• Shona McCarthy

The Yatsuhashi-An: More Than Yummy Triangles

(Image taken from Google Maps. 14/7/20)

One of my greatest regrets about my last visit to Japan was that I visited the Yatsuhashi-An but did not schedule enough time for me to meticulously photograph it, and myself in it. It's a cultural institution in Kyoto where you can buy and eat traditional Japanese confectionery. But you might be surprised to know that they also hold many craft and cultural classes in the same building.

Some of those classes involve making Yatsuhashi, which is like a triangular, dumpling of deliciousness. They are gooey and chewy and not overly sweet, and there are many different types of fillings. I suggest you go google so you can see what I'm talking about. I saw a group of girls taking such classes while I was there. There were even tiny little traditional stoves with flames placed on the table! This was so that they girls could perfectly melt some of the candy materials!

But, being that my last trip to Japan was an odyssey of textiles and literature, I was there for very different purposes. I went there to take a class on embroidery and a class on embroidery and silk cocoon dolls.

But I forgot to say why I am so regretful about not photographing the place. The reason is that ever inch of the building that I saw was absolutely beautiful. Even the staff there have gorgeous uniforms. On the same floor where I attended classes in their sweet little dedicated area, there was also a plethora of Japanese confectionery boxes on display, all bright and beautiful.

When I arrived at the building, I showed the lady at the front desk my booking and then she used an earpiece to tell another member of staff to get ready for me. The entryway was full of black shiny tiles. There were decorations and statues in Japanese style. The hallway had raised tiles above faux cobblestones so that it felt oddly as though you were walking through a garden even though you were still inside. There was a little cafe on the same floor. But if I remember correctly, I had to ascend some stairs.

(Photos I took at the Yatsuhashi-An, 2019.)

Taking the classes I took alone isn't an option. I made the booking hoping that they would be lenient and let me take the class alone even though their booking system only allows two or more people to book at a time. But they didn't relent. So I called up a friend I have in the Kansai region and had them accompany me.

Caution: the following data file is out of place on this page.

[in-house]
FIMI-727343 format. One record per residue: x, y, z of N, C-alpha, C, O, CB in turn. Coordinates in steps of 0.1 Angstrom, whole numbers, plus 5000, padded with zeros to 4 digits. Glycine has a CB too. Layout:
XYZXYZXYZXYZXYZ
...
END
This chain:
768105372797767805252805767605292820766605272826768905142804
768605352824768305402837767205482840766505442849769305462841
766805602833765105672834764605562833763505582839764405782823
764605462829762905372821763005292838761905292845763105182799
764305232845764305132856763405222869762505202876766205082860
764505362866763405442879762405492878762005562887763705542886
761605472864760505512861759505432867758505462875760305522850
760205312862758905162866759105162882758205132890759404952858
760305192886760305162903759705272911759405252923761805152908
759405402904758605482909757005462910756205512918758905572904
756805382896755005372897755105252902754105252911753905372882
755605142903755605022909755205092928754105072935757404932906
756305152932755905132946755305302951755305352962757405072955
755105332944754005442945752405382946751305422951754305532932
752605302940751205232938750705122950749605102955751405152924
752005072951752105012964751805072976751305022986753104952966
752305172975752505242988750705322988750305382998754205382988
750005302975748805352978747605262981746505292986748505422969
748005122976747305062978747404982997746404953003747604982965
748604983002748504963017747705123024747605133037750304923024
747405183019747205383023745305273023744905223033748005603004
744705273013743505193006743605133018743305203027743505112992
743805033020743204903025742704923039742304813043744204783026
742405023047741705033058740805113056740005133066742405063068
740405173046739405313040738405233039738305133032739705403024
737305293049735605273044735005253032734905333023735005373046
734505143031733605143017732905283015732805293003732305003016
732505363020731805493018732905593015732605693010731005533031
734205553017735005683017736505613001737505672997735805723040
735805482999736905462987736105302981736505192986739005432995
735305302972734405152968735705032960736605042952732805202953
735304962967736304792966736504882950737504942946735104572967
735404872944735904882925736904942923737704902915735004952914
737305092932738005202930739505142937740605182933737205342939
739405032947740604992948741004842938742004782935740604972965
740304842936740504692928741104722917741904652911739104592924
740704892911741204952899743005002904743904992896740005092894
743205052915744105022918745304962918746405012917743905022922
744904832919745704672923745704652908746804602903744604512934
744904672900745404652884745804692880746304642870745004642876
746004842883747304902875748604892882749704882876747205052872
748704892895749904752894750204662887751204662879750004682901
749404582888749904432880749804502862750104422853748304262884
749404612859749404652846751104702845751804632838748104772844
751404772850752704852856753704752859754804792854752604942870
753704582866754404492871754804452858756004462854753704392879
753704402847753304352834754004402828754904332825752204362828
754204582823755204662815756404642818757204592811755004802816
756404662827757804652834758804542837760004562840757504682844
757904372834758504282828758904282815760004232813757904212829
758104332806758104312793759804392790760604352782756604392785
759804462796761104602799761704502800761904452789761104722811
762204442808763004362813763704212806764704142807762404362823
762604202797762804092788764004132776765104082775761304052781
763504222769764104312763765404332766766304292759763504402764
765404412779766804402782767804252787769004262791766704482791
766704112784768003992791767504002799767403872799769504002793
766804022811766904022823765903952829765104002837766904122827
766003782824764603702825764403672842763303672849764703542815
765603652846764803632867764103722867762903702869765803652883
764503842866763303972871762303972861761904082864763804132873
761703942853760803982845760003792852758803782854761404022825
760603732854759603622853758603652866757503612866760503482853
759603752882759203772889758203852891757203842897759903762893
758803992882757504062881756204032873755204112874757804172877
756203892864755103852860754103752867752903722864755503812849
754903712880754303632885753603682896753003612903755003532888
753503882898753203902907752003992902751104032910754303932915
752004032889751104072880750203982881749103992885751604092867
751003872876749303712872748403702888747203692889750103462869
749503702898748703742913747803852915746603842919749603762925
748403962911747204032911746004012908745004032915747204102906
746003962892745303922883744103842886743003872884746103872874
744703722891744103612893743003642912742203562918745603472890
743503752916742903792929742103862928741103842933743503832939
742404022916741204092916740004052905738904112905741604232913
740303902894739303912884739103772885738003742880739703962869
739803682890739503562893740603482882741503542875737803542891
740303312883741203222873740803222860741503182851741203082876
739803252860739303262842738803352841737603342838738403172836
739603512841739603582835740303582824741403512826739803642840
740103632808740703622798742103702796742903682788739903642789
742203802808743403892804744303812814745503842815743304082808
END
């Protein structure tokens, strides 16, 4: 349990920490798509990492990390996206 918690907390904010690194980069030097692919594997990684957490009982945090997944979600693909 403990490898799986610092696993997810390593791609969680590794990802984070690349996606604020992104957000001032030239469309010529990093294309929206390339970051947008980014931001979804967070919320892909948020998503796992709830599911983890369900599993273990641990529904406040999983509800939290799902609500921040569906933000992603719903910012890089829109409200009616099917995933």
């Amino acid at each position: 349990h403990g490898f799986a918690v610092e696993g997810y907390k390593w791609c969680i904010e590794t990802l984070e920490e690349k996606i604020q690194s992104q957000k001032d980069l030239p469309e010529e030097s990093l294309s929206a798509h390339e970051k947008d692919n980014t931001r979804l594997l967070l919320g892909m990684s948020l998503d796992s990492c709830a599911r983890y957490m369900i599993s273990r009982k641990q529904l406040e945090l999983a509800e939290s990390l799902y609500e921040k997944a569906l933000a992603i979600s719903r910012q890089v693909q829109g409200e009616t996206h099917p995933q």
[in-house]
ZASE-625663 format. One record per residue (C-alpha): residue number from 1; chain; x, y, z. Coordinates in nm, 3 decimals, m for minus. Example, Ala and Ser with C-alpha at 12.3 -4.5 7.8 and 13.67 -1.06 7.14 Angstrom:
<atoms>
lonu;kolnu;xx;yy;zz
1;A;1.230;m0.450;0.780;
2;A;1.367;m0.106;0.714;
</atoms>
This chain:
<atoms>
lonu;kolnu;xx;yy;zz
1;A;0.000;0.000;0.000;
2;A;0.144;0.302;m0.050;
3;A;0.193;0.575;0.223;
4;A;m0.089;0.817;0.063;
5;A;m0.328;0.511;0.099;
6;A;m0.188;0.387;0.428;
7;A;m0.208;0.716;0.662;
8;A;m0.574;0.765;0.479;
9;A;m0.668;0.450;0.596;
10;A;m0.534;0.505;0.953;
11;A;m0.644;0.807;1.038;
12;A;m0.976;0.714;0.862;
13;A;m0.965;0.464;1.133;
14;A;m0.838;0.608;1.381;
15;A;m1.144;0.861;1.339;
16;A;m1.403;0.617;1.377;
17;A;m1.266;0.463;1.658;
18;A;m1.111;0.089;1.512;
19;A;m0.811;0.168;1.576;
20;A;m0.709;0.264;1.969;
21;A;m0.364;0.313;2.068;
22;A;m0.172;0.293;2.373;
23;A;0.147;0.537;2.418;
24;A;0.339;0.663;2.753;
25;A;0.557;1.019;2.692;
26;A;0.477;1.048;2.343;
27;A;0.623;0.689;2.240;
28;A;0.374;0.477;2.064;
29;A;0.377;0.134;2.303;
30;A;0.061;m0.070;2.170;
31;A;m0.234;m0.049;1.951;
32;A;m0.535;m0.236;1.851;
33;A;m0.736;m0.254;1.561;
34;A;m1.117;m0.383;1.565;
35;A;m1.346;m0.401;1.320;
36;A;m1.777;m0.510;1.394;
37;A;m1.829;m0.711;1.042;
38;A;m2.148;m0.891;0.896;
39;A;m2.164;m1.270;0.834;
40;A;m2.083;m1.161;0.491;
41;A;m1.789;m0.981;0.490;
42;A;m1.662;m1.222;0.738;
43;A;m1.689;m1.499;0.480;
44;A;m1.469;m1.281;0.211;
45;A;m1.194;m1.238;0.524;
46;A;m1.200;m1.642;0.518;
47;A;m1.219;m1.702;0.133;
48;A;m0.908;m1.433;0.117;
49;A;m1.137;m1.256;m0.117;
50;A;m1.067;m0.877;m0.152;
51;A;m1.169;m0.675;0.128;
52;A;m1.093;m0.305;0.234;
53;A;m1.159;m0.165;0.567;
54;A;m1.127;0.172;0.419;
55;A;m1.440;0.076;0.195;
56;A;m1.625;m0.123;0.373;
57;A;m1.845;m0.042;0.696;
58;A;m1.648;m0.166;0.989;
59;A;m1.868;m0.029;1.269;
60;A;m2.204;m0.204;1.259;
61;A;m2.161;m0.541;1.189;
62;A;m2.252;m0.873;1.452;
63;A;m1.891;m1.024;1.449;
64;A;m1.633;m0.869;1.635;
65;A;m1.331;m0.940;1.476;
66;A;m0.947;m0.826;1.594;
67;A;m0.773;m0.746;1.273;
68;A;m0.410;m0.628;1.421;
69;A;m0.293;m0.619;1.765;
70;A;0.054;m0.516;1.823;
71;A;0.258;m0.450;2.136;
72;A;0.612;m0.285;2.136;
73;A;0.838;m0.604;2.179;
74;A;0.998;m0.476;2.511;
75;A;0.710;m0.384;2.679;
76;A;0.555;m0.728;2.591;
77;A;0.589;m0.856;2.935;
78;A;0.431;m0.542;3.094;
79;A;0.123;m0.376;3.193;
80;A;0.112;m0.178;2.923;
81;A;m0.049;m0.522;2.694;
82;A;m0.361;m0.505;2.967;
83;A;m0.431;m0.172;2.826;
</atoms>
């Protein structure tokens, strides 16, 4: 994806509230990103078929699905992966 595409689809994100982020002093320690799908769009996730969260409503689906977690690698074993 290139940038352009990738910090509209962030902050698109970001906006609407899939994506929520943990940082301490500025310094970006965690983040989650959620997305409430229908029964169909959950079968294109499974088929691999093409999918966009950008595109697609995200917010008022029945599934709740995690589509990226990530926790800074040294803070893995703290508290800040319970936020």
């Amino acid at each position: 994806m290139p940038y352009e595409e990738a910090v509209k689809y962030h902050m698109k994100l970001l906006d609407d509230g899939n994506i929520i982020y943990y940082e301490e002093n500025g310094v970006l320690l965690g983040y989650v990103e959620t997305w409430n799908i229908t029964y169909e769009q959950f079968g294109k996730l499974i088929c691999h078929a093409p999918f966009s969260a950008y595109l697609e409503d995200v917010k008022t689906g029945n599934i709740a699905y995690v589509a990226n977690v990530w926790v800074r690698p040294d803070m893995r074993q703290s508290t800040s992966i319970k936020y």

The staff were patient with me as we waited for my friend to arrive. Once he did, they explained the activities in Japanese, and he was able to relay the information to me in English. So that worked out nicely. I had booked the embroidery class purely because I wanted to learn specifically Japanese embroidery techniques. One of the good things I'll say about taking little classes in Japan is that they will always give you information sheets you can take home. They're usually in Japanese, so you will need to use the camera function in Google Translate to read them. But the point is that you do have opportunities for further learning if you want to Google the concepts on these sheets.

The Cocoon Doll class was interesting in that it used real cocoons that had been made by silk worms and then abandoned to make the head and body of the doll. The end result looked remarkably professional even though the materials themselves seemed fairly ordinary.

If I could return there one day, I would go for one of the other classes they hold. I would also want to eat in their cafe and buy some of their souvenirs.

Come and see their website here:

Here is an embed of Google Streetview so you can find it!

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#Japanesemalls #travellinginjapan #Ilovejapan #japantourism #japan #kyoto #yatsuhashi #yatsuhashian #japantourismsafety #osaka #japanese

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